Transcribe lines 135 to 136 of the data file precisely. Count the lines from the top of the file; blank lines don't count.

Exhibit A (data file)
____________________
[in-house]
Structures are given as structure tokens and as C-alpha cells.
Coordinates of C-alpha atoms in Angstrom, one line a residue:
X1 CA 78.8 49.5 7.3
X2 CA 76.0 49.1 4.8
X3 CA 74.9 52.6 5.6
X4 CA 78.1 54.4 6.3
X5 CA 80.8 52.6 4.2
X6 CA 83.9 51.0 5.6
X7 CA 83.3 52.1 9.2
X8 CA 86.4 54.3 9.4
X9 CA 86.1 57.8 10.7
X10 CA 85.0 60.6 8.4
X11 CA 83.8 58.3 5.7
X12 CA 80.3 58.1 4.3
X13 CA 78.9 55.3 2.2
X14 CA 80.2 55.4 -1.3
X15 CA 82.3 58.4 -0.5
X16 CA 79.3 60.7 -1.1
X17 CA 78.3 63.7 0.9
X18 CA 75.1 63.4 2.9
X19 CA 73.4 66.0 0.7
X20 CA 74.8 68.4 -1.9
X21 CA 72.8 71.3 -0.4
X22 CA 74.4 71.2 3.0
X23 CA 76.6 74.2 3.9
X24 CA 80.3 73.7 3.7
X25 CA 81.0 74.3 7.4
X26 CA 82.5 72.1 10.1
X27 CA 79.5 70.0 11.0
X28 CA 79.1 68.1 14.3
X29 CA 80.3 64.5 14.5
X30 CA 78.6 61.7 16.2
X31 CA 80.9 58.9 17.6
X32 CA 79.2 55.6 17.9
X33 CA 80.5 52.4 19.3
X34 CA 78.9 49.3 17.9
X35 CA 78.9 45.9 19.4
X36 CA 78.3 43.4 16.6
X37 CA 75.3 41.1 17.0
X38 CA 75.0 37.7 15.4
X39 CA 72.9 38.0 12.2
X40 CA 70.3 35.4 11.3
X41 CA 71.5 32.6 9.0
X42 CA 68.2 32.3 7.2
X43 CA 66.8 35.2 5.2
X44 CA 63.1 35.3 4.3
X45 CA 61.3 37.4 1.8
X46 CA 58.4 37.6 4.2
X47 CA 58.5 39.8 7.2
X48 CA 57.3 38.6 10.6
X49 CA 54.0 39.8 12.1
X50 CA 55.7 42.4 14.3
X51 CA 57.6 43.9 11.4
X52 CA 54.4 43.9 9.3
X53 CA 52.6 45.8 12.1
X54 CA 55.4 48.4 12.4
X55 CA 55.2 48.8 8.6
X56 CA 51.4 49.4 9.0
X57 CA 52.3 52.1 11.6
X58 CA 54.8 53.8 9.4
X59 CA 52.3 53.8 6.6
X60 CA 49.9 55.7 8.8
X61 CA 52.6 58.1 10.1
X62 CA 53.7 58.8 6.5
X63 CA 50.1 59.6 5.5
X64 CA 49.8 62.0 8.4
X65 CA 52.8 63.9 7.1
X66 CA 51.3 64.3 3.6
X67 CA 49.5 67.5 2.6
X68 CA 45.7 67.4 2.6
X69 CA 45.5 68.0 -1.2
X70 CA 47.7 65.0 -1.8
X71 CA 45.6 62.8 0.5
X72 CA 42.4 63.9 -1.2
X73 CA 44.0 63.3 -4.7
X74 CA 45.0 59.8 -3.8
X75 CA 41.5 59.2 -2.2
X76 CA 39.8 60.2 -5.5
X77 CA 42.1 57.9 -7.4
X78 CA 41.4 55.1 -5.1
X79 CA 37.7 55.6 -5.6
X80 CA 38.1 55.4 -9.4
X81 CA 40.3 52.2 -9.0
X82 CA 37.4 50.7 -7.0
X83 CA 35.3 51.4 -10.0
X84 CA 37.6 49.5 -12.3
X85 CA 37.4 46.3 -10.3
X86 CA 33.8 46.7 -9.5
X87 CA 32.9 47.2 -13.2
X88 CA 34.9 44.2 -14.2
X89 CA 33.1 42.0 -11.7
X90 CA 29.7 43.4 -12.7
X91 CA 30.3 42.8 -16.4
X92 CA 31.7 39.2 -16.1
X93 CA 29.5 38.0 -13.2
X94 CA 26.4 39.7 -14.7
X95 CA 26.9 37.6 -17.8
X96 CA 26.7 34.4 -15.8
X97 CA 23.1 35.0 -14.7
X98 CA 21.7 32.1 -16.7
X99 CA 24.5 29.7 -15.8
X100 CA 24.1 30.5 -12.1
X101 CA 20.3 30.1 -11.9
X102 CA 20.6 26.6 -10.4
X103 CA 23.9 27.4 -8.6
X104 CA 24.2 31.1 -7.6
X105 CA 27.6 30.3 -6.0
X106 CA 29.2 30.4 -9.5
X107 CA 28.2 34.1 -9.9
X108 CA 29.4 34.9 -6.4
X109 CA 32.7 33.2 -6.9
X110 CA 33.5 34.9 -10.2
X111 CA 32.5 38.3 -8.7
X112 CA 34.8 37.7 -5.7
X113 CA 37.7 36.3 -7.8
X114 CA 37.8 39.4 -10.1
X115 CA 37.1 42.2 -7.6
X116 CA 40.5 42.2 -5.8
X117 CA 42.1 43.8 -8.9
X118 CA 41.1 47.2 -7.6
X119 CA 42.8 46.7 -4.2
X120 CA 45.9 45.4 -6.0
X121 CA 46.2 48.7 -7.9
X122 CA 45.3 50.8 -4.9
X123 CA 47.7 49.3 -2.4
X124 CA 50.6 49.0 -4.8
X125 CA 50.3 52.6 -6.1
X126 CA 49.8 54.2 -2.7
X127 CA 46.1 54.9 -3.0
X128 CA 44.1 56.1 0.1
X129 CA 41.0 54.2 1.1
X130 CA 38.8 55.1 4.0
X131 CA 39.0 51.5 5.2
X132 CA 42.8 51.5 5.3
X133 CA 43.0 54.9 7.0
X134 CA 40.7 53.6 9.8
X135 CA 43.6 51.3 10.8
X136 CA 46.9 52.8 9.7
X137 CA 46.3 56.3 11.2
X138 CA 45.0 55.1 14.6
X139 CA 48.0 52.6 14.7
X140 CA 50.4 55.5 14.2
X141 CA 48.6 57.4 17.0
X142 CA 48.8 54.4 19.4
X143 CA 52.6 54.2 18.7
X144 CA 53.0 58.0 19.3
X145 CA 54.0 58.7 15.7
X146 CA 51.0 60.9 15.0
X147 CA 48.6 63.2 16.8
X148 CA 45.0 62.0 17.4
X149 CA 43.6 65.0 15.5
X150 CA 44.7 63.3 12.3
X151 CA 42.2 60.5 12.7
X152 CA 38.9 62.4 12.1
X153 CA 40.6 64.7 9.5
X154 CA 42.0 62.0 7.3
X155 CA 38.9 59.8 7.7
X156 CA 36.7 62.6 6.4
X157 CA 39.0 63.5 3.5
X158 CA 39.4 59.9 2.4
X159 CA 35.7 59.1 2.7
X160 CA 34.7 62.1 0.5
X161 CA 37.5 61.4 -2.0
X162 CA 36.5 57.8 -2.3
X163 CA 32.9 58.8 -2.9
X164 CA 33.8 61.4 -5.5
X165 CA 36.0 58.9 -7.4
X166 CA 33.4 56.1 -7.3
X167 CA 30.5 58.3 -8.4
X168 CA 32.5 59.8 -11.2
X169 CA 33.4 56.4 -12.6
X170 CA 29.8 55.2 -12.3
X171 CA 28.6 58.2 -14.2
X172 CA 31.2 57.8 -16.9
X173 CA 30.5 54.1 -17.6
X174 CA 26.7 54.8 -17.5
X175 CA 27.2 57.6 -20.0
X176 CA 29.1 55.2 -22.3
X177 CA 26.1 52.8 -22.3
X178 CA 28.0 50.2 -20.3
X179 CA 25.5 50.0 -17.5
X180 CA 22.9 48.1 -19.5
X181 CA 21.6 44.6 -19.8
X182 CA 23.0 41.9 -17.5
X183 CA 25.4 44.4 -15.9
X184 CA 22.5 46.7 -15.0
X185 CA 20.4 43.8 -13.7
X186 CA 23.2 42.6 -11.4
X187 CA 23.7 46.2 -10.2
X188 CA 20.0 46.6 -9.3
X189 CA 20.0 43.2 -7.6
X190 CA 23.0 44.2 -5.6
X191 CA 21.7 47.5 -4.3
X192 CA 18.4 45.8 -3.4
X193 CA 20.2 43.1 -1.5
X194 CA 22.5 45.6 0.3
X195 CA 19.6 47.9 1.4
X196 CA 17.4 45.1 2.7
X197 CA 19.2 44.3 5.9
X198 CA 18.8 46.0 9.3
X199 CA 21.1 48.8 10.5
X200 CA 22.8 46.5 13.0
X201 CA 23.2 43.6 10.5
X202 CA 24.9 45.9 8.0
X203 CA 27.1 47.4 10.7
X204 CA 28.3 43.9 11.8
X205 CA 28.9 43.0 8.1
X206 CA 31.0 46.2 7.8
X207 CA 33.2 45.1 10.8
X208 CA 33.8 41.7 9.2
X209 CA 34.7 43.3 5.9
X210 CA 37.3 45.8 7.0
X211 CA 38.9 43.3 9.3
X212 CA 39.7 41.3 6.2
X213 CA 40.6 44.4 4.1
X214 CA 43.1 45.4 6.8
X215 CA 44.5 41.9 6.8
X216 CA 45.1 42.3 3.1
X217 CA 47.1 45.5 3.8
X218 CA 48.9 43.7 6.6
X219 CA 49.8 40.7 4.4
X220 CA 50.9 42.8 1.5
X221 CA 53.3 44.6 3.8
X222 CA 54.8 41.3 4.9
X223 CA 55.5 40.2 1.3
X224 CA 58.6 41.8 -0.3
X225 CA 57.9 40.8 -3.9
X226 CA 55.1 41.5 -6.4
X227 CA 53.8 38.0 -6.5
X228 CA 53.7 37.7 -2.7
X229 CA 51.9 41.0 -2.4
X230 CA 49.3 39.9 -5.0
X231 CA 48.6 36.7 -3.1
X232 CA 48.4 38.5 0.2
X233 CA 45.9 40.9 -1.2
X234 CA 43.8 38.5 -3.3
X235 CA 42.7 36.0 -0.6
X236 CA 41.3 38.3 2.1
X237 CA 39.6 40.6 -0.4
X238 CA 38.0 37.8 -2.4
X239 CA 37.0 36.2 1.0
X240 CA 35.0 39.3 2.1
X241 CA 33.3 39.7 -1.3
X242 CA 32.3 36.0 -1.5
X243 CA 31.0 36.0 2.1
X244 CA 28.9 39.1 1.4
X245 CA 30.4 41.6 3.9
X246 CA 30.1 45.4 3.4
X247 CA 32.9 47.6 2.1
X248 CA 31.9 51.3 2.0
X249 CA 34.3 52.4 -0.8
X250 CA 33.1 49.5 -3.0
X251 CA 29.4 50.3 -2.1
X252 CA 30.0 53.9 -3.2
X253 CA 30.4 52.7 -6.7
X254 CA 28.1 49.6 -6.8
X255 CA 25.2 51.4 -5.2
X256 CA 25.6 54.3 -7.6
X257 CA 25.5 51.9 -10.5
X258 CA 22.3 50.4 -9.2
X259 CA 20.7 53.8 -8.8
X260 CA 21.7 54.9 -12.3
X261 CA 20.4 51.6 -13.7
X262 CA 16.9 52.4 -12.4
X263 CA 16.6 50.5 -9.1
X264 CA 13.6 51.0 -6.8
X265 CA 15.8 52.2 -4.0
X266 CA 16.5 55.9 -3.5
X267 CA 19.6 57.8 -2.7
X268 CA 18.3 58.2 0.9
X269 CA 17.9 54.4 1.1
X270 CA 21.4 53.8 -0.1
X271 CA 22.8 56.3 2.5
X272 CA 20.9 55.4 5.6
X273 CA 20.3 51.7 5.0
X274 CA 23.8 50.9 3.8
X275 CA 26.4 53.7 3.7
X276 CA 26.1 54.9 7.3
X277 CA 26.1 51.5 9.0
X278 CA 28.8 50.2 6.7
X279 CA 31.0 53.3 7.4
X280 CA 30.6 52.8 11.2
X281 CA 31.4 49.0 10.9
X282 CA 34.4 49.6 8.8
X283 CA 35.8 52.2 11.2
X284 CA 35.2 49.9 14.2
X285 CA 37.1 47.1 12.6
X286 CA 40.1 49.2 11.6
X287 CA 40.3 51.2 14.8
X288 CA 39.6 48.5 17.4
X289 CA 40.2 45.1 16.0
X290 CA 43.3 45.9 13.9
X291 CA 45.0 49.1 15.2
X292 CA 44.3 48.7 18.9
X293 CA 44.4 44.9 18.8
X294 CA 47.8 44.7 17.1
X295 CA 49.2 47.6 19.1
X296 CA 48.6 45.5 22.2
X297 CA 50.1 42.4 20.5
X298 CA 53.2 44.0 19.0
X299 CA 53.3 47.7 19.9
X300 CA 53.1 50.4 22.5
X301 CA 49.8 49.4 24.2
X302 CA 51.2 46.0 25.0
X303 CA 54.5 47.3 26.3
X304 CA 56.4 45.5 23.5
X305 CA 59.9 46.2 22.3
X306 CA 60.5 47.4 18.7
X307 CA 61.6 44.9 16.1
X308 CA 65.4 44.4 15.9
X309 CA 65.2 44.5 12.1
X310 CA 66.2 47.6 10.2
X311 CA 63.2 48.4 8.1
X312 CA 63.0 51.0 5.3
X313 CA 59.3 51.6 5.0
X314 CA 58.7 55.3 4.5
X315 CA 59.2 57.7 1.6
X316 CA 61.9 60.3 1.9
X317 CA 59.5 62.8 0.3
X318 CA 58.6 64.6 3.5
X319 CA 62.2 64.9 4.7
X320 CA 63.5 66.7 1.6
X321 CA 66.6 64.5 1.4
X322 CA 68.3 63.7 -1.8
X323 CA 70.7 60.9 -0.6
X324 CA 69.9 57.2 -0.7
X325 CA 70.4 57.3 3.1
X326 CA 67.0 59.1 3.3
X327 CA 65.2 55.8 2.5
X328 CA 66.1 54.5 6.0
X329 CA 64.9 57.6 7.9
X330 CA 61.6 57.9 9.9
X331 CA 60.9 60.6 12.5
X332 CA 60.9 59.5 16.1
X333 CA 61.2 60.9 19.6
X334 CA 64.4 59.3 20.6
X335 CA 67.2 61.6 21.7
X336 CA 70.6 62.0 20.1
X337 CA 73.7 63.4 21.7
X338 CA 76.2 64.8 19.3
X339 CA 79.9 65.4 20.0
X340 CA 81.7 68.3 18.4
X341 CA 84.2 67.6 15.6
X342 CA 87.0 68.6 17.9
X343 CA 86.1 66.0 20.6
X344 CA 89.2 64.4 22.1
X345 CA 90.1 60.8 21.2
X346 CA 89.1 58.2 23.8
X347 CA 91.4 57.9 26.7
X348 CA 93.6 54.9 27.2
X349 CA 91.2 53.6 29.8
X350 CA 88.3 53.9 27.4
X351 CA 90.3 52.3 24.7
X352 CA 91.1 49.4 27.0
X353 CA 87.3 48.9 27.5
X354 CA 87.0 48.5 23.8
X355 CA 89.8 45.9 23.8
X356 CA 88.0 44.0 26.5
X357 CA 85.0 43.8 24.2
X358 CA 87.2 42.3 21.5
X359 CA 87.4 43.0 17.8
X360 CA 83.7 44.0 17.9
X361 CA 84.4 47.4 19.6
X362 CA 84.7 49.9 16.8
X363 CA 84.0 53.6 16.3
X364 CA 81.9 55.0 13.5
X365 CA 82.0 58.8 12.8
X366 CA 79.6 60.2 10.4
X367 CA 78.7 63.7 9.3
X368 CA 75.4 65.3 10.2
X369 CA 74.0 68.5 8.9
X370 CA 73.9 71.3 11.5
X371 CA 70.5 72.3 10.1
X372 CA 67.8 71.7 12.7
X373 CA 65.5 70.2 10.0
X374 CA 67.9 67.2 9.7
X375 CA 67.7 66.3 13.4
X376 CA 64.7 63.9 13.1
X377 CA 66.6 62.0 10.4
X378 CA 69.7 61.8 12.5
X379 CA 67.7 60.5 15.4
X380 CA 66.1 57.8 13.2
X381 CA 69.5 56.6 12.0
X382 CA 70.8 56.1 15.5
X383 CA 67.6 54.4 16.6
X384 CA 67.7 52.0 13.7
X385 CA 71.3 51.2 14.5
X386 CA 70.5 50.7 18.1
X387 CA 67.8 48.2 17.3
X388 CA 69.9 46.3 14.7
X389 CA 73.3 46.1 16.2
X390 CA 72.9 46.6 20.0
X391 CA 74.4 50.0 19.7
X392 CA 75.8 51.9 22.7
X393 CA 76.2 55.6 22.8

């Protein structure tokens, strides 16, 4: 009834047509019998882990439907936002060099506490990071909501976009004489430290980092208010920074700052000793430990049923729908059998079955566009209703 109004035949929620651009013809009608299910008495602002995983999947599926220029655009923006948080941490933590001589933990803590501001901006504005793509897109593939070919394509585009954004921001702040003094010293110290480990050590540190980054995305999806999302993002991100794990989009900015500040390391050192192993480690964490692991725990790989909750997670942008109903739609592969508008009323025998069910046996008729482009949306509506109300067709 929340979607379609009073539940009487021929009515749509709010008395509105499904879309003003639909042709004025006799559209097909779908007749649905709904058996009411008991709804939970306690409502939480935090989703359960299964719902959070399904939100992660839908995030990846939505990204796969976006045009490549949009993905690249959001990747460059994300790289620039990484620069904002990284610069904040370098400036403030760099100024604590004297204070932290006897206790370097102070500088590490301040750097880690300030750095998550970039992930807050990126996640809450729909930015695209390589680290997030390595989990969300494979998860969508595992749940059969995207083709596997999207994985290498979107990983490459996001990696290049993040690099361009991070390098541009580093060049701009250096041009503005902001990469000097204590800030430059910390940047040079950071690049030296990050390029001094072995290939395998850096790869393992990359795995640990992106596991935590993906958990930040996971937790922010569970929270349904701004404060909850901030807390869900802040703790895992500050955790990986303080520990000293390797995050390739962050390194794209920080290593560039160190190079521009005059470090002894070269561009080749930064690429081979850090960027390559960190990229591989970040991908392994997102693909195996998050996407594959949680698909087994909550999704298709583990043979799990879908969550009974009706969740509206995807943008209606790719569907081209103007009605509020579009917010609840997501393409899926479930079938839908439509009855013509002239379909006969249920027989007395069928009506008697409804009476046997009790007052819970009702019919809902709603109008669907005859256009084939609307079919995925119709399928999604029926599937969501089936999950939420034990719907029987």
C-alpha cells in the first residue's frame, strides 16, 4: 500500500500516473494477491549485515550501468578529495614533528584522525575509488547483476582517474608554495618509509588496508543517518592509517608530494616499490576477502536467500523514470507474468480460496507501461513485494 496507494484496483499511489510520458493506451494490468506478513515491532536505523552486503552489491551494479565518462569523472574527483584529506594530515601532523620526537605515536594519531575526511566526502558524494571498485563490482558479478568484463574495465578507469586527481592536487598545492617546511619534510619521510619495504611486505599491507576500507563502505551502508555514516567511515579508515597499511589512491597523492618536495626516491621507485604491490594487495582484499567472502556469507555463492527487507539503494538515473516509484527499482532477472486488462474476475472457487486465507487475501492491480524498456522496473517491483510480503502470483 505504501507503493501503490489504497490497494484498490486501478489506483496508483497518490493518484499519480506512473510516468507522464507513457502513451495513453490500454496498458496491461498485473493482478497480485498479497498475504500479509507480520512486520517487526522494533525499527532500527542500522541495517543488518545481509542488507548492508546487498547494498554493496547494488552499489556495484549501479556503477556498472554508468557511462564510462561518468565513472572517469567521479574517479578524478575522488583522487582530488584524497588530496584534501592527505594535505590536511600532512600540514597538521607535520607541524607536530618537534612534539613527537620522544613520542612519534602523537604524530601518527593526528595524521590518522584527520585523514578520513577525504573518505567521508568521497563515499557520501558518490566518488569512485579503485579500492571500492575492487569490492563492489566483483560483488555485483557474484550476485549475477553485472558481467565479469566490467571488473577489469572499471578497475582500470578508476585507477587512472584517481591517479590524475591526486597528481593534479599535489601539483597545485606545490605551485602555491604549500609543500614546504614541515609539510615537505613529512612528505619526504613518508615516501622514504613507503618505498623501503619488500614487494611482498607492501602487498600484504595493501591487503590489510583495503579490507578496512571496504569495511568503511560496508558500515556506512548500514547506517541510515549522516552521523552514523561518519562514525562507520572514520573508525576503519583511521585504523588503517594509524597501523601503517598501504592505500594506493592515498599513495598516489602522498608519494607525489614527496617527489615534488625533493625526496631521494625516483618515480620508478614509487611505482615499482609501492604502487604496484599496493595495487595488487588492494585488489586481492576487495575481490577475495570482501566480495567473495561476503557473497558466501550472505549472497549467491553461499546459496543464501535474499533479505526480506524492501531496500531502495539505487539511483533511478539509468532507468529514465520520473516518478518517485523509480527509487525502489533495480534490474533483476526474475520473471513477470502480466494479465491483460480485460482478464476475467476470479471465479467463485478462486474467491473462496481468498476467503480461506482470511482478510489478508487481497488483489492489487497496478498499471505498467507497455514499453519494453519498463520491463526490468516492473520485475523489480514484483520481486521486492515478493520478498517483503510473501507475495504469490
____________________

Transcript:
X132 CA 42.8 51.5 5.3
X133 CA 43.0 54.9 7.0